St. George and the Sifting (For the Feast of St George, Martyr)

Who does not think of St. George as a quasi-impossible personage slaying a dragon and rescuing a princess? And by all means let us so picture him, only turning the wild legend into a parable of truth…Fabrications, blunders, even lies, frequently contain some grain of truth: and though life at the longest cannot be long enough for us to sift all, one occasionally may repay the sifting.
(Christina Rossetti, on the Feast of St. George, in Time Flies: A Reading Diary)
And did he really slay the dragon,
Clad, as Raphael would have him,
In blackest metal, cape a-flying,
Crested helm with halo circling,
Damsel in the waiting, praying
Patiently, the dragon cowering
Beneath the horse’s lifted hoof?
Does there lie, in this, the truth?
Or did he rise, as icons have him,
O’er the flames that licked around him,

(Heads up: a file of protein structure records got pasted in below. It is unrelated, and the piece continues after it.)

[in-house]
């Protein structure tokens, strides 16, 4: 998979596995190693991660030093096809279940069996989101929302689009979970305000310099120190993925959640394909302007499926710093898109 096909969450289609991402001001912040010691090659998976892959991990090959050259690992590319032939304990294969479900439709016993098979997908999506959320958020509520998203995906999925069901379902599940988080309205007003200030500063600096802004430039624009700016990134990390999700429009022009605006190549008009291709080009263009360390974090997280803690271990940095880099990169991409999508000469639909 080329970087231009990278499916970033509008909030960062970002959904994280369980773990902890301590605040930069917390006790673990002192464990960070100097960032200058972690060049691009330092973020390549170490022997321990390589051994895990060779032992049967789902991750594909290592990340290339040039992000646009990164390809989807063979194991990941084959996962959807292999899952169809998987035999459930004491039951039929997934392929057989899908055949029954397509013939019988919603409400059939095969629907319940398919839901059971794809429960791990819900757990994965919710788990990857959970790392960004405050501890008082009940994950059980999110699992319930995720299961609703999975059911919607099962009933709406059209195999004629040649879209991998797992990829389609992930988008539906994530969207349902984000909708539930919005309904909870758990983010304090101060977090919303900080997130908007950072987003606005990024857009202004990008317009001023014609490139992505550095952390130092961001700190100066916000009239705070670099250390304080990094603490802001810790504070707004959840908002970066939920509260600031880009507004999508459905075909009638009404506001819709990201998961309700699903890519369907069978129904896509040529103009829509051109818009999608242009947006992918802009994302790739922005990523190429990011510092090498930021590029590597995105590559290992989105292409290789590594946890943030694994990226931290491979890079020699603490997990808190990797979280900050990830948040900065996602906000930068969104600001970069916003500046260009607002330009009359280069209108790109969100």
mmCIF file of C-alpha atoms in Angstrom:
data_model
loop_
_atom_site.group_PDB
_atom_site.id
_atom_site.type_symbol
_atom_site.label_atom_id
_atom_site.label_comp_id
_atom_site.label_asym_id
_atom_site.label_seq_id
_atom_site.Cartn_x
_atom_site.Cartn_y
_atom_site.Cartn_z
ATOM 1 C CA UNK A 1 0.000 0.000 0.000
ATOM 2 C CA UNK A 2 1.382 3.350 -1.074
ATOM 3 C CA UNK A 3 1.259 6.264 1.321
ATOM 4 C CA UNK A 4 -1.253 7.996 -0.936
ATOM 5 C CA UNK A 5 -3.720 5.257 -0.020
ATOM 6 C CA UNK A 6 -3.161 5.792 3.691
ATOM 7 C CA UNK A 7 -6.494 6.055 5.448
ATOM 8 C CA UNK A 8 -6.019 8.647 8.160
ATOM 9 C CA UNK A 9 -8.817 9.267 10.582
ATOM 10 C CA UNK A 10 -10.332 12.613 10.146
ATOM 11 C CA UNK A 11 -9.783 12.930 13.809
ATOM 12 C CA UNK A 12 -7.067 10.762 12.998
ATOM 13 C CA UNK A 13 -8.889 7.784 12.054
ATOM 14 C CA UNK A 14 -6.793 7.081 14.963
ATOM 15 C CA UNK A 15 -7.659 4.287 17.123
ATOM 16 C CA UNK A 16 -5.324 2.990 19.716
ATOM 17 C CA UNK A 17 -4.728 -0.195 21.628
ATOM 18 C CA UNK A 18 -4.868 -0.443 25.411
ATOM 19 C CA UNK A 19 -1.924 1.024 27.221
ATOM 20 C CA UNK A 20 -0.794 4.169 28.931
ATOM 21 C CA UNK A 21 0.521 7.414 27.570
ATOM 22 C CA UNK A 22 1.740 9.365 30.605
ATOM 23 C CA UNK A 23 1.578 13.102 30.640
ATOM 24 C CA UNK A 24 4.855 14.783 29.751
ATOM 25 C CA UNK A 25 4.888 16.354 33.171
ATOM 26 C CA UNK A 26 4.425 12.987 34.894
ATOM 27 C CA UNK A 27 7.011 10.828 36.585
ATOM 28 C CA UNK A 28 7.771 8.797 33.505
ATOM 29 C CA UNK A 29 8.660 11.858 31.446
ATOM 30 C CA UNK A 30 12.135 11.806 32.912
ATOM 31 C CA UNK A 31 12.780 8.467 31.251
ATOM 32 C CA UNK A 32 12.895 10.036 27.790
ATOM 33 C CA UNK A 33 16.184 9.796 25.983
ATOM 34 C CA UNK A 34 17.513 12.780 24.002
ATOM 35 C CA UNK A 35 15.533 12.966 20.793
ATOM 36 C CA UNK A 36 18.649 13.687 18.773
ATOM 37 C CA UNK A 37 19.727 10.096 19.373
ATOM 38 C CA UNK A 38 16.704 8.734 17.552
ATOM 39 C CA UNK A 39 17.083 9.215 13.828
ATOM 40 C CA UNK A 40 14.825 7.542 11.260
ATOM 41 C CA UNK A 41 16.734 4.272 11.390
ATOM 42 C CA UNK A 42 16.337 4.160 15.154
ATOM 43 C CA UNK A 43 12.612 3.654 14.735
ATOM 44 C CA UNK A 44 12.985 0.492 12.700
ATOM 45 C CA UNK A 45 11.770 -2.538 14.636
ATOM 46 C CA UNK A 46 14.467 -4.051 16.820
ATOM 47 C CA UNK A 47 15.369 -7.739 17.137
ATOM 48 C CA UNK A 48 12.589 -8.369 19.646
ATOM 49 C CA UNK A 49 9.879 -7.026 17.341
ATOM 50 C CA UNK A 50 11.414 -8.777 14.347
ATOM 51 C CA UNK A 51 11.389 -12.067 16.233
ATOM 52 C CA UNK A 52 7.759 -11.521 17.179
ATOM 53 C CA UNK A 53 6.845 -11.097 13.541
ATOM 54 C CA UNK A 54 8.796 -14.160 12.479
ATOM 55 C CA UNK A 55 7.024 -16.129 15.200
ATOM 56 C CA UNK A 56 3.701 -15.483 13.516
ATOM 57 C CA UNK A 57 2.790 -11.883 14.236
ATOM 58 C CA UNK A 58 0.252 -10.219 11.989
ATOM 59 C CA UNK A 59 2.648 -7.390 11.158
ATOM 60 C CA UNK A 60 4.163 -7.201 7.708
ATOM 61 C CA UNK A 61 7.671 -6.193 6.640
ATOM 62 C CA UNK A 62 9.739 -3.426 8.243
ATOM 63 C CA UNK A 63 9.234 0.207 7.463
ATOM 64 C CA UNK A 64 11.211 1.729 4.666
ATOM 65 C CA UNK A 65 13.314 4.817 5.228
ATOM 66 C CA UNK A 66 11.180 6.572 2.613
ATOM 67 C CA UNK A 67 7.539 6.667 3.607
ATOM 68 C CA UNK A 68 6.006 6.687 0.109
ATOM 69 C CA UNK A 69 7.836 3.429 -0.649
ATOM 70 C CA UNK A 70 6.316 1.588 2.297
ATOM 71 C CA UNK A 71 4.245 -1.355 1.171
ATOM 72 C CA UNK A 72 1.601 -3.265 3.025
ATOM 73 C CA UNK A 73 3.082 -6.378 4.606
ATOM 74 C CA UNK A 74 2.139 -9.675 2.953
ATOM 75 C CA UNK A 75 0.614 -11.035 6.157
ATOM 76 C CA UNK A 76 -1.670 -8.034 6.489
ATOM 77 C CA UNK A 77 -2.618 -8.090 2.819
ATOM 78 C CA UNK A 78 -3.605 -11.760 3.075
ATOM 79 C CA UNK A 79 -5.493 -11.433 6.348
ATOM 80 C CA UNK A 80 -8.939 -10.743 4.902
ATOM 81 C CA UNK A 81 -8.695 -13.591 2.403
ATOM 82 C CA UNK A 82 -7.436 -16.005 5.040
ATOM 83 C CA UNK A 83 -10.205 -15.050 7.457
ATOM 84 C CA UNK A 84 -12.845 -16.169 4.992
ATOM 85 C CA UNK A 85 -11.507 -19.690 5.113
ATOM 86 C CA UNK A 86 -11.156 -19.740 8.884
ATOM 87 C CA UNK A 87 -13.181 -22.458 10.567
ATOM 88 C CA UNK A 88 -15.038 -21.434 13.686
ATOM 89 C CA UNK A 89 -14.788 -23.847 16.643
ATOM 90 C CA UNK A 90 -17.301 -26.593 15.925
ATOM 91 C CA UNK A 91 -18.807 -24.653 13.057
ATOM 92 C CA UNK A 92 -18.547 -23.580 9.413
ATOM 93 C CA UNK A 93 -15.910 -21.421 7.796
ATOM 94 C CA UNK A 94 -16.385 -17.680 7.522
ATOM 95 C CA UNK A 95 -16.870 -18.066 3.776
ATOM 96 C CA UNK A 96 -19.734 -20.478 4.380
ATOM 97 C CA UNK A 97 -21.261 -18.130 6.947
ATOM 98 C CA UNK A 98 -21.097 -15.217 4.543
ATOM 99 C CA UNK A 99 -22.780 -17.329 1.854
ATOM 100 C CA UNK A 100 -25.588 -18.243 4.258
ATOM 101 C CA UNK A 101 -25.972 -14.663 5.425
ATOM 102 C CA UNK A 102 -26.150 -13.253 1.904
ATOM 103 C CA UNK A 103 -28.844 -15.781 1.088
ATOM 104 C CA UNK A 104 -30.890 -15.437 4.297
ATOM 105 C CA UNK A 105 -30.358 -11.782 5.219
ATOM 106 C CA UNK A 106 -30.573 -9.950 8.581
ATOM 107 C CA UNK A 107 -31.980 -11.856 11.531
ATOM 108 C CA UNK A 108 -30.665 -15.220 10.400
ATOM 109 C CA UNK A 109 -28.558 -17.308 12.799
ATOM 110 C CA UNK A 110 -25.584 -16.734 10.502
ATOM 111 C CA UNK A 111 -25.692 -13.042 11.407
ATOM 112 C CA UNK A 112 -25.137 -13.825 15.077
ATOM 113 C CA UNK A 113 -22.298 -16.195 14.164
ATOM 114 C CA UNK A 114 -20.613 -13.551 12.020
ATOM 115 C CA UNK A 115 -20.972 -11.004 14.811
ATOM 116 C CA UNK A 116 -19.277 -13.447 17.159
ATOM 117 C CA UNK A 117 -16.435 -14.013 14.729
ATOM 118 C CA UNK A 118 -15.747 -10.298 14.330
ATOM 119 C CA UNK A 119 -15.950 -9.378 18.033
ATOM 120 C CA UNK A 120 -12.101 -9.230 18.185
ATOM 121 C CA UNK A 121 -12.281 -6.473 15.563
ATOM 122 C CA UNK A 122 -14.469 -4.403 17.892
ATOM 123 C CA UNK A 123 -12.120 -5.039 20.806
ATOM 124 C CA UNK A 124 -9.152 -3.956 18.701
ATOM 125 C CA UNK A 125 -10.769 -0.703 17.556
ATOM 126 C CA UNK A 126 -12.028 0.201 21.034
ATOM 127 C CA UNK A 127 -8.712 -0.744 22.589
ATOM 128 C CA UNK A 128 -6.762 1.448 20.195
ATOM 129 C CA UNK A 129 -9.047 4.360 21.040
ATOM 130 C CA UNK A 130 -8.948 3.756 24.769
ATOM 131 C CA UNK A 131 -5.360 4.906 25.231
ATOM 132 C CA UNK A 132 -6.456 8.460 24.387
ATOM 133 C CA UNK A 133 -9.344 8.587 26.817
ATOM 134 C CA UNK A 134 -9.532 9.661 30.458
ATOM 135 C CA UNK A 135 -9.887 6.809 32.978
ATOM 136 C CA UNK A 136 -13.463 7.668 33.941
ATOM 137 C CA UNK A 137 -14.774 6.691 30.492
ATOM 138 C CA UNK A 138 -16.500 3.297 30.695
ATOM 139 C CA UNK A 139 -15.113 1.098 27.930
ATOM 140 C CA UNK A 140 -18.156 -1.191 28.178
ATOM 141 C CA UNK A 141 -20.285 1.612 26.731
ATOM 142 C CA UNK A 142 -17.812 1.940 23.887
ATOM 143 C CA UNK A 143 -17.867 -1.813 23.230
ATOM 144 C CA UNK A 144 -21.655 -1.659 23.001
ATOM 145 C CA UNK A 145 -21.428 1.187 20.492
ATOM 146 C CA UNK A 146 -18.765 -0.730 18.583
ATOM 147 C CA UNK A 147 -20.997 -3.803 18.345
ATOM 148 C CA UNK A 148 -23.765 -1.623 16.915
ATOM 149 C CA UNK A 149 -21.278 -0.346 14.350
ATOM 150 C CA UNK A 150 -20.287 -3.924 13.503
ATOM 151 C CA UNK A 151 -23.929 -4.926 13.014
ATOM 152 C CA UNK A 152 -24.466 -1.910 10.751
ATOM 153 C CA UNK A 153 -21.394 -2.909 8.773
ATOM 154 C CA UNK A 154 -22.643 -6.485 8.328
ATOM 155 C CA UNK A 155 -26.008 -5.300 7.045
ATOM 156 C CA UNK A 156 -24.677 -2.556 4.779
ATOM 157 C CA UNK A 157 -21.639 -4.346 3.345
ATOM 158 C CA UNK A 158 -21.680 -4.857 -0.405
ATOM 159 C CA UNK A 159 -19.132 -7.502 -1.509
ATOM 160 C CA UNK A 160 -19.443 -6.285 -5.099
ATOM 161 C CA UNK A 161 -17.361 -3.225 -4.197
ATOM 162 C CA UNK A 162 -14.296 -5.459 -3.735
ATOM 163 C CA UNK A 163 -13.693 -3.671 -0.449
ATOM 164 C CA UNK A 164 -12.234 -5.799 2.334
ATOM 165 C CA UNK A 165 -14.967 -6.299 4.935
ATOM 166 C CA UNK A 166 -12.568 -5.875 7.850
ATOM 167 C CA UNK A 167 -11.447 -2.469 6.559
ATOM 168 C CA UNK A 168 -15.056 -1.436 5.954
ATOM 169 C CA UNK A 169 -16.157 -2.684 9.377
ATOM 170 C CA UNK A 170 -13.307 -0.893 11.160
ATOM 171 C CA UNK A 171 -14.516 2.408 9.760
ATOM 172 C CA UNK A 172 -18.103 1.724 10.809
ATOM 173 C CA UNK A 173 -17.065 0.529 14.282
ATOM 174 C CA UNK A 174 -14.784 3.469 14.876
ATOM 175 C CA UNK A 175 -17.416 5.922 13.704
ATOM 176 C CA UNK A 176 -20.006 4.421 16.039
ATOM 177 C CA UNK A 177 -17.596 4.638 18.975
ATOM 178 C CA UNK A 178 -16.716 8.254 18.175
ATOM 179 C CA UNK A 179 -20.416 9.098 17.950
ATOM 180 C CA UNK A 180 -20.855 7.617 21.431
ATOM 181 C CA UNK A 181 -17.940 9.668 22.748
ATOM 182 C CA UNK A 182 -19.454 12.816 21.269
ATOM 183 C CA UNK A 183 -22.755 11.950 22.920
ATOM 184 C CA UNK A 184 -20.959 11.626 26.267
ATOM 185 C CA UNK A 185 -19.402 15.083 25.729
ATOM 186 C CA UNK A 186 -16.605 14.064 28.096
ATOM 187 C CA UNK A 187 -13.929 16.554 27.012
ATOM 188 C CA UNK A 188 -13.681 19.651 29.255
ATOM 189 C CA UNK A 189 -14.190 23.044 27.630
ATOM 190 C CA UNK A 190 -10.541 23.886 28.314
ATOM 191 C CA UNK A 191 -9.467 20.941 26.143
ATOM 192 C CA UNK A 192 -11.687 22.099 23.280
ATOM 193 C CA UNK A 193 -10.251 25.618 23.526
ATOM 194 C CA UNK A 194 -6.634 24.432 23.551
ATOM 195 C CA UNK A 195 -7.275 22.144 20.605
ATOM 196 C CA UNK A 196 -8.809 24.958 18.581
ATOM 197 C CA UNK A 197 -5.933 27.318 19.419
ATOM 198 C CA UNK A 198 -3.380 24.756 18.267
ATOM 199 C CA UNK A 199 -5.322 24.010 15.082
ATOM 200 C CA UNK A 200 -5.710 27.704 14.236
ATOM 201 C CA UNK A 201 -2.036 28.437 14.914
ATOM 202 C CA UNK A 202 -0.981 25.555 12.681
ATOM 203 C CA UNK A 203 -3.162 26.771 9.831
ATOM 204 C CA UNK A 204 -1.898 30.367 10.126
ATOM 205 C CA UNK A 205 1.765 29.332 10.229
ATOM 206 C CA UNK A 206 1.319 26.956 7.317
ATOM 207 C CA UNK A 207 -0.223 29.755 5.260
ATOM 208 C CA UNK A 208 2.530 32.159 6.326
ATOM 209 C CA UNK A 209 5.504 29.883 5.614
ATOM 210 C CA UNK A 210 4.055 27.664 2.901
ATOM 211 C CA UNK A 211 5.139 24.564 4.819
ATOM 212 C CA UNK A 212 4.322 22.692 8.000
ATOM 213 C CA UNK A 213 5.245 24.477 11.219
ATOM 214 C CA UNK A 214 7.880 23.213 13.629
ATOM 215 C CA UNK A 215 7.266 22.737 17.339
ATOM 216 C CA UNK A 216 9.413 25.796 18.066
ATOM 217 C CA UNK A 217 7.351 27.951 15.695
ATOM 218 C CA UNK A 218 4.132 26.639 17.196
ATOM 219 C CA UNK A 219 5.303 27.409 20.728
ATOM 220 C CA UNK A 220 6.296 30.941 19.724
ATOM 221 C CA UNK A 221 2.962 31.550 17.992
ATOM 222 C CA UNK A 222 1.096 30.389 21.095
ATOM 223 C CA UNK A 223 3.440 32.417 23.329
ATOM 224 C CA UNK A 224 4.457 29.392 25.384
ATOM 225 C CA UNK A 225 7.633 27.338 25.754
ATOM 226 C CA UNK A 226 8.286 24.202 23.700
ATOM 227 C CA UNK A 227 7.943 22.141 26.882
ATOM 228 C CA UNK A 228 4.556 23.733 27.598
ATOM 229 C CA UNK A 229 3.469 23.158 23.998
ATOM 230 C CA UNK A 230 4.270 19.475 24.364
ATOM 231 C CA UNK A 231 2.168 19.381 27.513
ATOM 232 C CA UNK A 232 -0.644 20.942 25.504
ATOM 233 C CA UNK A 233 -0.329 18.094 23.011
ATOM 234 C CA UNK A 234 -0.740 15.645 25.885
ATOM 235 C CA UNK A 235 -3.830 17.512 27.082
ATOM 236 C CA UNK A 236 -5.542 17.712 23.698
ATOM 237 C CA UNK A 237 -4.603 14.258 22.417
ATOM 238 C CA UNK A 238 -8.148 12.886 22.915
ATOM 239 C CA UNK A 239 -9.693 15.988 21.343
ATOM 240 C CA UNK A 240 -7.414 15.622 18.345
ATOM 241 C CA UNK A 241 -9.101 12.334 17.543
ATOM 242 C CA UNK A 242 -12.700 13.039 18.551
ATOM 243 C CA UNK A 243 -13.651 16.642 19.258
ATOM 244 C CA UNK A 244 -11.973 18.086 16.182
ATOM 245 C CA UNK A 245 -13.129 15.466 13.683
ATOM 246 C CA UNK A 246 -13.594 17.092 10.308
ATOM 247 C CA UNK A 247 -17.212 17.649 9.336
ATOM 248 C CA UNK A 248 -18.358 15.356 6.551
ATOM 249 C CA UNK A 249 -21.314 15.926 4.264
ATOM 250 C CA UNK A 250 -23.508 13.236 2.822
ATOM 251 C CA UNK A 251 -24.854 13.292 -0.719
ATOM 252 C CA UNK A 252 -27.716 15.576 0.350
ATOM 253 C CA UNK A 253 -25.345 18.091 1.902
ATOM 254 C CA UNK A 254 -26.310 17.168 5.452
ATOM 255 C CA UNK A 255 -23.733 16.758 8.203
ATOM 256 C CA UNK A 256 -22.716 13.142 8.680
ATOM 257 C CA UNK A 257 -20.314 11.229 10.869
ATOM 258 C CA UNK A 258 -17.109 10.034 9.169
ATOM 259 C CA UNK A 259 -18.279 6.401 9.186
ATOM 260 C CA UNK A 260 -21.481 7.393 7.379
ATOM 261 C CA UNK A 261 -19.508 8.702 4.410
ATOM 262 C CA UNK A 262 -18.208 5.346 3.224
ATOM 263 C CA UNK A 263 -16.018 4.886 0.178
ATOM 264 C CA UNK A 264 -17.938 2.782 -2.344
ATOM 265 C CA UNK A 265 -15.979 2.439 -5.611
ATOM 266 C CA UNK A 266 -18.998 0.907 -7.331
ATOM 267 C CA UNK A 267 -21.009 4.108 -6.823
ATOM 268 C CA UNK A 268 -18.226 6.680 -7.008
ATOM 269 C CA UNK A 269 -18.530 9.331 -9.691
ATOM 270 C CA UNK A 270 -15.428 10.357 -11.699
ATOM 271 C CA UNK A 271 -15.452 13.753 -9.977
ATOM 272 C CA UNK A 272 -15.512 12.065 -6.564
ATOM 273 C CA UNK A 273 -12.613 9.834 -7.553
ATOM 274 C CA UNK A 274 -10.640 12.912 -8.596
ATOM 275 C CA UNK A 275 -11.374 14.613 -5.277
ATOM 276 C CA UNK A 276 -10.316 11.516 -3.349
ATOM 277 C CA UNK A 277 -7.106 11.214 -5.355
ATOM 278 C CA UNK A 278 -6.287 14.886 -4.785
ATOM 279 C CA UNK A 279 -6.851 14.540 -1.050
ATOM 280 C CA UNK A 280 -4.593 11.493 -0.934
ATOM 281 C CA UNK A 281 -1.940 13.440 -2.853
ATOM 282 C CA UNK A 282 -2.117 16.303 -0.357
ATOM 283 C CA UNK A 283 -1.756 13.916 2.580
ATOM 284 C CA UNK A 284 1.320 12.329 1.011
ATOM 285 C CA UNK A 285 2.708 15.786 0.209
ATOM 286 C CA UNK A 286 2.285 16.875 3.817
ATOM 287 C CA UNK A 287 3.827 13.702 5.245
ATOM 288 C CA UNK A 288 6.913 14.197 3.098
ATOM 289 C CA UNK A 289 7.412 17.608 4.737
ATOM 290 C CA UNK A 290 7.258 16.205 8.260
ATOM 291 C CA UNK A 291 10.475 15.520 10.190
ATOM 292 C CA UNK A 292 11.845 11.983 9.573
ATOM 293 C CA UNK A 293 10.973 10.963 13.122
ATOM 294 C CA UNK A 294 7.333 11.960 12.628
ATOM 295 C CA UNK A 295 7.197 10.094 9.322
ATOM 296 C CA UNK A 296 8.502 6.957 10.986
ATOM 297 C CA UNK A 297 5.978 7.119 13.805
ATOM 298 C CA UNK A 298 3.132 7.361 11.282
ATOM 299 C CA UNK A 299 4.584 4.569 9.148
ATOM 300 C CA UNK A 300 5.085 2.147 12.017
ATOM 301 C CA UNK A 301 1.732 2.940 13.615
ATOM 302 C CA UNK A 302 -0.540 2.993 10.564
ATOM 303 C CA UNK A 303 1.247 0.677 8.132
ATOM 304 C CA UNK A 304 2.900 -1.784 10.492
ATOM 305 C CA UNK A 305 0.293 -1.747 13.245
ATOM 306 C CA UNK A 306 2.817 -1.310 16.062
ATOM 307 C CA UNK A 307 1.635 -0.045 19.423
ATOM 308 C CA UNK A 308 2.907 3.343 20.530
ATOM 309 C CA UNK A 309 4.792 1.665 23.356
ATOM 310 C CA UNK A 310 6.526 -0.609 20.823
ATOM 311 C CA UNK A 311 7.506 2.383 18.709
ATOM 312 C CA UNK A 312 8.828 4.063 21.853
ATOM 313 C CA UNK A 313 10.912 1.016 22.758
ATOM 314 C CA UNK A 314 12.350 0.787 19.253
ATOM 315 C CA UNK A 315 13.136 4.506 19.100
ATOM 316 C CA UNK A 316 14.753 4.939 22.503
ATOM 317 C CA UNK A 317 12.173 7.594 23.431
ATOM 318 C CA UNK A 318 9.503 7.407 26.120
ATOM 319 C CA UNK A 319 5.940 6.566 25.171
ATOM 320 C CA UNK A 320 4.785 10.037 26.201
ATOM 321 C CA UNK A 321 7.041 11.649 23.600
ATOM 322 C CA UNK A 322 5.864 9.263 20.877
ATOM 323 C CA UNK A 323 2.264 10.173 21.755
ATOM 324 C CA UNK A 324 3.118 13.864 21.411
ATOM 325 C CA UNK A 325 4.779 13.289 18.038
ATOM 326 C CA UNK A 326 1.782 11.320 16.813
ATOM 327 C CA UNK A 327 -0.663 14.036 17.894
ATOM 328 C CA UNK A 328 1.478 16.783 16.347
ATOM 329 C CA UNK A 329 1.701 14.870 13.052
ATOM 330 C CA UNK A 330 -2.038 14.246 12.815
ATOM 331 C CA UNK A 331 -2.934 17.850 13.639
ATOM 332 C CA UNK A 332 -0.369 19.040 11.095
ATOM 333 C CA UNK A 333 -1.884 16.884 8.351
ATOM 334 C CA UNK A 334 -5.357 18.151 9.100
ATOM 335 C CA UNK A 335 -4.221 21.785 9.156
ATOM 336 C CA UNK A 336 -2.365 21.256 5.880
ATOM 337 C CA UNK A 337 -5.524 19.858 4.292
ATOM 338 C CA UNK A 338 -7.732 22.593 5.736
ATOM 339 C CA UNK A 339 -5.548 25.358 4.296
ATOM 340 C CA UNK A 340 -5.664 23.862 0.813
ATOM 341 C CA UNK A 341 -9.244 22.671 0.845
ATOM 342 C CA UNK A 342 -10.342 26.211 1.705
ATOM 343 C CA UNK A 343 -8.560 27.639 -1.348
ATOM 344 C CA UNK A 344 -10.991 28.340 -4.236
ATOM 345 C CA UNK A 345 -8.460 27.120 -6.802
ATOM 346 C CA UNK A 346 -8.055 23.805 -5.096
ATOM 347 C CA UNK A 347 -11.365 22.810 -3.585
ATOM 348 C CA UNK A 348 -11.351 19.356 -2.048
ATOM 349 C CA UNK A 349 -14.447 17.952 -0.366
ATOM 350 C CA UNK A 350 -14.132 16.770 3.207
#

Skewering the dragon’s throat,
Horse and dragon both afloat
Above a raging sea of ground,
Damsel tying dragon down
With a rope around his neck,
An angel on the horse’s back?
Or did Diocletian rise
Upon his own proud horse and ride
Against the saints and claim with his
Emperor’s spear the lives of those
Who knelt in treason down before
Another, higher rival Lord?
And did George stand faithful through
The blazing fire that grew and grew?
And did the dragon emperor cower
When Saint George denied his power?
Did the bride of Christ stand tall
From her frightened castle wall,
Proud and confident to see
That saint who would not lie or flee,
Purified by the flames from the dragon,
Sifted, found pure from the sifting?

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